Nepal and Bangladesh—members of vital regional organisations such as South Asian Association for Regional Cooperation (SAARC), sub-regional organisation Bangladesh, Bhutan India and Nepal (BBIN) and Bay of Bengal Initiative for Multi-Sectoral Technical and Economic Cooperation (BIMSTEC)—share a lot in common and have huge potential for cooperation in various fields. The two countries also have similar position and views on other regional and international organisations.
The four-day official goodwill visit by the President of Bangladesh Abdul Hamid to Nepal this week, has once again highlighted the need to enhance bilateral relations between the two South Asian neighbours. Despite the close and trouble-free relations between the two countries, exchange of high-level visits has remained very minimal, though top leaders of the two countries frequently meet on the margins of regional and international meetings. The visit by Abdul Hamid is likely to break that tradition. His visit is likely to be reciprocated by Nepal’s President Bidya Devi Bhandari in the near future. To enhance cooperation in common areas, regular interaction at high-level visits is mandatory.
One of the major areas of cooperation between the two countries is in the hydropower sector. On August 10, Nepal and Bangladesh signed a much-awaited and historic agreement which has paved the way for energy cooperation between them. Nepal has huge potential to produce hydro energy and it could export that to Bangladesh which is in dire need of energy. Bangladesh has a fast-growing economy with Gross Domestic Product (GDP) growth rate between six and seven percent. Bangladesh should import energy to sustain its economic growth and further enhance it.
The new electricity guideline introduced by India last year has paved the way for Nepal to export electricity beyond India, mainly to Bangladesh. The guideline, if implemented, will ensure reliable grid operation and power trade among South Asian countries. Bangladesh has plans to import 9,000 MW from Nepal by 2040. Bangladesh’s power demand is projected to double by 2030.
Even Bangladeshi private companies have shown interest to invest in some hydropower projects in Nepal. The prime minister of Bangladesh had requested for India’s cooperation in cross-border power trade with Nepal during her official visit to India in April, 2017. Not only Bangladesh, there have been efforts to sign energy cooperation in BBIN. And, Bangladesh is pushing for a BBIN electricity corridor. India should assist both Nepal and Bangladesh to cooperate in power and other areas.
Connectivity is another vital area where there is huge potential between the two countries. Bangladesh and Nepal are separated by 22 kilometres of Indian land. As a land-locked country, Nepal is seeking more and more access to the sea through India and China, but there have not been efforts to get the same facility from Bangladesh, which could be feasible in terms of both cost and distance. Following the opening of Kakarbhitta-Phulbari-Banglabandha transit route in 1997, Bangladesh has permitted Nepal to use the port facilities in Mongla. Bangladesh has also provided additional rail-transit corridor to Nepal via Rohanpur-Singhabad, but it has not been fully utilised. Various studies have been conducted regarding railway connectivity between the two countries.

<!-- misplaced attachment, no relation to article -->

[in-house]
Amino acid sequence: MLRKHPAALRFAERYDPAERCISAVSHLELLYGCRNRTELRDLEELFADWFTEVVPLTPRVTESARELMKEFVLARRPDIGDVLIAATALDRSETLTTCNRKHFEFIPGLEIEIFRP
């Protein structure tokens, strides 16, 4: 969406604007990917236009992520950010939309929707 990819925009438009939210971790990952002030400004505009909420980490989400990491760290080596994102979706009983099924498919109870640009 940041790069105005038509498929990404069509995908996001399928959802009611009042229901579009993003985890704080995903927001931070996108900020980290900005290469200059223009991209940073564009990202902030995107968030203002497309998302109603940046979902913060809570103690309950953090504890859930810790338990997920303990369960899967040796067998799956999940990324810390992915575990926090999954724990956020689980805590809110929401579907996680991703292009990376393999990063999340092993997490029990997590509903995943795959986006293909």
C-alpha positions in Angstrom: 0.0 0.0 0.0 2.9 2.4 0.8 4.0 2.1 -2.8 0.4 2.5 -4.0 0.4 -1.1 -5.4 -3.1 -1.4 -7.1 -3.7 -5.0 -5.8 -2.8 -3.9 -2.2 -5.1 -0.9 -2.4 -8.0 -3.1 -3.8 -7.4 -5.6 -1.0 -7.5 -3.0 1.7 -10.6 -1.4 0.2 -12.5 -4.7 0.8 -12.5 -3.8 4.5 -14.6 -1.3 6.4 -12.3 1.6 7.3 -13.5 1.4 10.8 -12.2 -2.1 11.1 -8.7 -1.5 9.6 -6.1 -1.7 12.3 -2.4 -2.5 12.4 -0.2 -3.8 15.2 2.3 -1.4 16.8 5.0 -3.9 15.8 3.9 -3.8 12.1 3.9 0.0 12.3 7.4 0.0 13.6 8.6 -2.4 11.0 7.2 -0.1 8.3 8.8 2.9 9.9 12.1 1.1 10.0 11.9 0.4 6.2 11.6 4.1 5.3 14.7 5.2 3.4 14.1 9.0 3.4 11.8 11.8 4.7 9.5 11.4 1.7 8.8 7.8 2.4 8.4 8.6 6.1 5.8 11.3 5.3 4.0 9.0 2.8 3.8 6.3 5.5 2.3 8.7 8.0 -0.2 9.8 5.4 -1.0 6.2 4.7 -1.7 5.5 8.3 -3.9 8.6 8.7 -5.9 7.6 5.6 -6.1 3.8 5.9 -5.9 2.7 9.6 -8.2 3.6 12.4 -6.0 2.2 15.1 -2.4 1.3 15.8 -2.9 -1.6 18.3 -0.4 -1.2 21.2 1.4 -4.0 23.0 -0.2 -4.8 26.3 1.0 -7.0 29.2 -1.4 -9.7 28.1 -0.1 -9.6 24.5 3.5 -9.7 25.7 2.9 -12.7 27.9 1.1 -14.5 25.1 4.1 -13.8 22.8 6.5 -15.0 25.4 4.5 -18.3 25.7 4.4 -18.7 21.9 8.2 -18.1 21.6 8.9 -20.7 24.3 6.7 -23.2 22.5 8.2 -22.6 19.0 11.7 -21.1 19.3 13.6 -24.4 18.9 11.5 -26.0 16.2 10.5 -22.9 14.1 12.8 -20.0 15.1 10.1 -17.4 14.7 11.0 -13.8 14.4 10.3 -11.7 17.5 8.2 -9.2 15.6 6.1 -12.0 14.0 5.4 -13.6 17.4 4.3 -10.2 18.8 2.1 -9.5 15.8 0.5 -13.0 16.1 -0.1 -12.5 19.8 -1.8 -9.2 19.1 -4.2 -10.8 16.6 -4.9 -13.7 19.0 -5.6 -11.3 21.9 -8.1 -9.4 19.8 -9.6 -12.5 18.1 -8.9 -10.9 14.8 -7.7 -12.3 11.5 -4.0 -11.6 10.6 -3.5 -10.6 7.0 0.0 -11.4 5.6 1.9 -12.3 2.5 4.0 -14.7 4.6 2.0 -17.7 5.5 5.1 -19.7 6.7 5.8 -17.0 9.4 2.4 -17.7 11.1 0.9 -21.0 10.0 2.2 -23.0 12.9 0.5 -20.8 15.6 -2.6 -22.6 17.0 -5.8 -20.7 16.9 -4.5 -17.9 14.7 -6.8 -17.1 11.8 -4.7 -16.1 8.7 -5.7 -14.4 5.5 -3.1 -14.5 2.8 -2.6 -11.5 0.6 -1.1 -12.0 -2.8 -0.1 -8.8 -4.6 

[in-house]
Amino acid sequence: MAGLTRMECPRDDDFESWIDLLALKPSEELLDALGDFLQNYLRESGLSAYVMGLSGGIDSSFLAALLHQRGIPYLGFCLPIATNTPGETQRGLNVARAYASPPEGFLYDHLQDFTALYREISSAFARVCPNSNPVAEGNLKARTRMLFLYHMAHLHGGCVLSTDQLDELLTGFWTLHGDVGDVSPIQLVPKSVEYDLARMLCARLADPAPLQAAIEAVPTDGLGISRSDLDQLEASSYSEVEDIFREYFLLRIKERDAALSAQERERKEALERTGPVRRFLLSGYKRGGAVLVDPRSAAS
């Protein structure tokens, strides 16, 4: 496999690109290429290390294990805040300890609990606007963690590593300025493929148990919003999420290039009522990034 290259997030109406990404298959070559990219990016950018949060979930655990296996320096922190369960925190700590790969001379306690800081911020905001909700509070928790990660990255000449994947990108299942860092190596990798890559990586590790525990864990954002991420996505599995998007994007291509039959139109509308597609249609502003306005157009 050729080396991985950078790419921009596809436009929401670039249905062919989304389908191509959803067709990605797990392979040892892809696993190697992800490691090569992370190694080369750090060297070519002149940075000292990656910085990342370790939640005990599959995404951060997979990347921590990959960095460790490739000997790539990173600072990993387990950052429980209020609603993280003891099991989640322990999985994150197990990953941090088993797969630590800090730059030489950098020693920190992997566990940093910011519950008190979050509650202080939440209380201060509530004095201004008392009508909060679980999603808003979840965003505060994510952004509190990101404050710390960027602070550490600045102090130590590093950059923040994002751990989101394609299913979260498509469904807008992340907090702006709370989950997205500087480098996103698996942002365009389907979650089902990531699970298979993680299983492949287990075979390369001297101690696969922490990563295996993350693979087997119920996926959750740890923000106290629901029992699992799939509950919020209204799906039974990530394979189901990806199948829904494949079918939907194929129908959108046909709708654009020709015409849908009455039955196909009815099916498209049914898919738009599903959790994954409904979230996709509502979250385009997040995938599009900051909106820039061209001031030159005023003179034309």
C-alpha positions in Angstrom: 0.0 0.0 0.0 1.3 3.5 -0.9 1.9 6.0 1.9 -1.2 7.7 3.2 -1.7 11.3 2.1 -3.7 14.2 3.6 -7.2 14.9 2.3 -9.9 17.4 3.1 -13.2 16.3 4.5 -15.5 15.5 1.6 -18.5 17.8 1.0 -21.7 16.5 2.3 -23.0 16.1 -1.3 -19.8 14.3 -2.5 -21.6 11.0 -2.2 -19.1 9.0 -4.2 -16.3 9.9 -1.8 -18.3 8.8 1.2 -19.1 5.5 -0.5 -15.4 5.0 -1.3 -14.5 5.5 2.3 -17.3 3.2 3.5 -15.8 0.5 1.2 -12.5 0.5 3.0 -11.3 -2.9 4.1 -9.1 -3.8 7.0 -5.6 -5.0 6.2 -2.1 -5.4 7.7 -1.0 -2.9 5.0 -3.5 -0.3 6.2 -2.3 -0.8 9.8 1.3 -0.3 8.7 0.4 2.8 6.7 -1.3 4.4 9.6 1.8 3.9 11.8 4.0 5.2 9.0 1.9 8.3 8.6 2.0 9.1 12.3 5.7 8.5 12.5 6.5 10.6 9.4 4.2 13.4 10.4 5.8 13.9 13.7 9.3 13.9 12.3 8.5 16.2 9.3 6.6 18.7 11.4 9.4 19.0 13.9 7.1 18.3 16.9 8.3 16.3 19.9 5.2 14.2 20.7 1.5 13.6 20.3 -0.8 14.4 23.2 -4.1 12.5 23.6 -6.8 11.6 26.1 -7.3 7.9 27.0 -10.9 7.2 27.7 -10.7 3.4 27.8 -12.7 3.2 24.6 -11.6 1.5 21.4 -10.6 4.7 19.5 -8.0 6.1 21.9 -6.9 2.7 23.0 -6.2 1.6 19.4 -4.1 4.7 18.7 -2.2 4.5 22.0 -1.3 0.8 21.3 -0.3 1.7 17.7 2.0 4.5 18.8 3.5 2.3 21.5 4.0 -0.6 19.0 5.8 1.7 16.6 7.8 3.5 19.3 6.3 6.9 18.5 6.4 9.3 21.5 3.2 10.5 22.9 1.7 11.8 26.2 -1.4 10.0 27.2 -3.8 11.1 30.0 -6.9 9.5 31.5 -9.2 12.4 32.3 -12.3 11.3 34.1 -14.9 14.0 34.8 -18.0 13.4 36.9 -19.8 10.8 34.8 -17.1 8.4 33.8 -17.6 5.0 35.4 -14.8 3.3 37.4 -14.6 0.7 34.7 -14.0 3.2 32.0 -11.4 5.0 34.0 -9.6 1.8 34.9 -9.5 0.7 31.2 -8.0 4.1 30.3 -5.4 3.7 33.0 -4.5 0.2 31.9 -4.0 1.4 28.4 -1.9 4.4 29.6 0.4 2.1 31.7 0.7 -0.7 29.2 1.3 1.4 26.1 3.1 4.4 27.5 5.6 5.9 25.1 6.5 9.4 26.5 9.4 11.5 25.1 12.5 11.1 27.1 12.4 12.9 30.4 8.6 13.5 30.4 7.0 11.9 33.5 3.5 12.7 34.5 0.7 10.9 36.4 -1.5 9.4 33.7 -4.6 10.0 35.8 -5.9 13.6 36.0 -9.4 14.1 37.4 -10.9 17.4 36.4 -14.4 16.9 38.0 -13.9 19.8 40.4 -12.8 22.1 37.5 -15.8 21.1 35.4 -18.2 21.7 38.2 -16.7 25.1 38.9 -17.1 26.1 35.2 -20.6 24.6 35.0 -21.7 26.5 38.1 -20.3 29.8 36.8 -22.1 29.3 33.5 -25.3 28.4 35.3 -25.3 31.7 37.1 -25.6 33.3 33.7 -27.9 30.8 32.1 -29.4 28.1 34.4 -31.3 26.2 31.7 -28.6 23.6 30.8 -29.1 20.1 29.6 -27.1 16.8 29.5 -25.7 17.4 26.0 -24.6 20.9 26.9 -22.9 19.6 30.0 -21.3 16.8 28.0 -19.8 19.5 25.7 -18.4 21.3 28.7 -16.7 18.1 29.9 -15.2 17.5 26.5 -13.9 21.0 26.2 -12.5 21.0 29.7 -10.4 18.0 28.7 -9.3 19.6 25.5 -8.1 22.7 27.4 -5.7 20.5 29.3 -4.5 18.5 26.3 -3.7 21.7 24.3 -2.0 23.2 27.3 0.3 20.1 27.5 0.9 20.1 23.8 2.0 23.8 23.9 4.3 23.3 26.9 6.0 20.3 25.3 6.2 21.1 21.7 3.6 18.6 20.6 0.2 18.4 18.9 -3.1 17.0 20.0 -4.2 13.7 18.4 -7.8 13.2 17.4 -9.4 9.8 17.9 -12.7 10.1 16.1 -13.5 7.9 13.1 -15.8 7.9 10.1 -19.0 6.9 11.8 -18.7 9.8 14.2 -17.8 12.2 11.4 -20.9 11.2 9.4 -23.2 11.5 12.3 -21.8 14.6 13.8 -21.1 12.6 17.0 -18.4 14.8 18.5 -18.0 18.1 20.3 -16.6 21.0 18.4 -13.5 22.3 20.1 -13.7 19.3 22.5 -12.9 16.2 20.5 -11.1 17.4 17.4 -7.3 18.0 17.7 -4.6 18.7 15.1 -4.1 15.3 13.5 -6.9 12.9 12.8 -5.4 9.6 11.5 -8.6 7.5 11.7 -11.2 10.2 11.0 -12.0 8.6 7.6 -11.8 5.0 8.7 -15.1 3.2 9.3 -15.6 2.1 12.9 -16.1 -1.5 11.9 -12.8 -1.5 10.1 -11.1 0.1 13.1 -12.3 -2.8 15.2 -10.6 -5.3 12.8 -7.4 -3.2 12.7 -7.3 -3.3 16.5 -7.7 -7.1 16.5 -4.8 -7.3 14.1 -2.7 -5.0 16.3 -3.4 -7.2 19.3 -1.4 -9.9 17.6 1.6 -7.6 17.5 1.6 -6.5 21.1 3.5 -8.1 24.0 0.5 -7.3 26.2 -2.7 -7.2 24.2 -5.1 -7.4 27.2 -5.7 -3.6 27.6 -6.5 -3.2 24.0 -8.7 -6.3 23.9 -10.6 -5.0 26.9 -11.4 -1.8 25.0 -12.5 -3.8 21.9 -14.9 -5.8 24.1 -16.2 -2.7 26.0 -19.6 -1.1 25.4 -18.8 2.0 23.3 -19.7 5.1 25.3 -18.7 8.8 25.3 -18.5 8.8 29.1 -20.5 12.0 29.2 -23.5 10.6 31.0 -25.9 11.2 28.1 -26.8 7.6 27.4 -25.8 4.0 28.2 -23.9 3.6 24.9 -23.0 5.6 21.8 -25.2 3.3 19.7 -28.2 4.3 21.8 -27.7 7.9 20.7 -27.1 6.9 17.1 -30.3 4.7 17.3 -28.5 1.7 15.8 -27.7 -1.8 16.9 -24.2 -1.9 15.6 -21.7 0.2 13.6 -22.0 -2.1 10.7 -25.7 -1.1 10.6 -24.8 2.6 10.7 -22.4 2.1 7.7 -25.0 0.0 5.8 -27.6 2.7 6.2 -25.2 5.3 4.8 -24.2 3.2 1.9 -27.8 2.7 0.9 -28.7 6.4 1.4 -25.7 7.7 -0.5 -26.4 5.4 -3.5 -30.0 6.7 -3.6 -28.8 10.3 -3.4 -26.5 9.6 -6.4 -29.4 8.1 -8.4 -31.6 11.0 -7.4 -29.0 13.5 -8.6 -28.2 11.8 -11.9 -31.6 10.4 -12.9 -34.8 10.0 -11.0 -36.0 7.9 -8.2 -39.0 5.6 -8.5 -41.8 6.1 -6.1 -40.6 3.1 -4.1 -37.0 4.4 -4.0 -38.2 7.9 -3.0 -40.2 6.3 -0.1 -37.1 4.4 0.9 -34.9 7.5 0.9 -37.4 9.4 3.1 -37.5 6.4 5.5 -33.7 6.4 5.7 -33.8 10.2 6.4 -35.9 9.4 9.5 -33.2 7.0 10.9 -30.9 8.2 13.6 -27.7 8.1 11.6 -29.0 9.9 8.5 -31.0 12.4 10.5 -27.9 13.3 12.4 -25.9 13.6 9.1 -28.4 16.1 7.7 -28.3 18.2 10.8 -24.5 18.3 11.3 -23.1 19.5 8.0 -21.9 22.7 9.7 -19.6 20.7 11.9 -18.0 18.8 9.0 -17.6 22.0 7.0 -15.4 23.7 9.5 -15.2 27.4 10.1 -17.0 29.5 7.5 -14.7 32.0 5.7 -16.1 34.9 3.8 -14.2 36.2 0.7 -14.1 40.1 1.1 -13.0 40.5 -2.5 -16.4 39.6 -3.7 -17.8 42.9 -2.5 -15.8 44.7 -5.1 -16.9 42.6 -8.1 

There can be trilateral cooperation between Nepal, India and Bangladesh. The agreement on bus service is already in place, and a trial bus service on the Nepal-India-Bangladesh route was flagged in April 2018 which needs to be made operational. The status of air connectivity is already in place with regular flights between Kathmandu and Dhaka.
Economic and commercial relations which have already been forged can be further expanded with better connectivity. Nepal exports yellow lentils, oil cakes, cardamom (large), wheat, vegetable seeds, handicrafts and pashminas. Nepal imports industrial raw materials, chemicals, fabrics and textile, jute products, electric and electronic items from Bangladesh. The trade relations could be further enhanced in the days to come. Of late, the Nepali side has been complaining that there are a lot of bottlenecks to export some items to Bangladesh including medicine.
Though Nepal is importing 12 types of medicine, Nepal has not been able to export even a single type of medicine to Bangladesh. The Nepal-Bangladesh Joint Economic Commission (JEC) was set up at the level of finance ministers in 1978. It has not met regularly nor explored new avenues of cooperation. The status of bilateral trade is dismal due to the lack of a long-term vision.
Tourism is another area which has not really materialised to the extent that was expected; instead the flow of tourists is declining. From January-October this year, a total of 19,279 Bangladeshi tourists visited Nepal which is 1.9 percent less than the previous year. In 2017, 29,060 Bangladeshi tourists visited Nepal. That declined to 25,979 in 2018. One reason for this decline was the crash of a US-Bangla plane in Kathmandu Airport.
The time has come to prepare a blueprint of comprehensive partnership between Bangladesh and Nepal. For that to happen, first there is a need of agenda-driven high-level visits between officials of the two countries. The top political leadership of both countries should provide a blueprint of bilateral relations amidst the changing regional and international scenario.
The two countries can also play a vital role in strengthening the various regional organisations. Both Nepal and Bangladesh are strong proponents of SAARC so they can both work in unison to activate the SAARC process which has been in a coma for the last three years—negatively affecting the process of regional cooperation.
The meeting between the Bangladeshi president and top politicians in Kathmandu has provided hope that a new chapter will begin in the relations between Bangladesh and Nepal.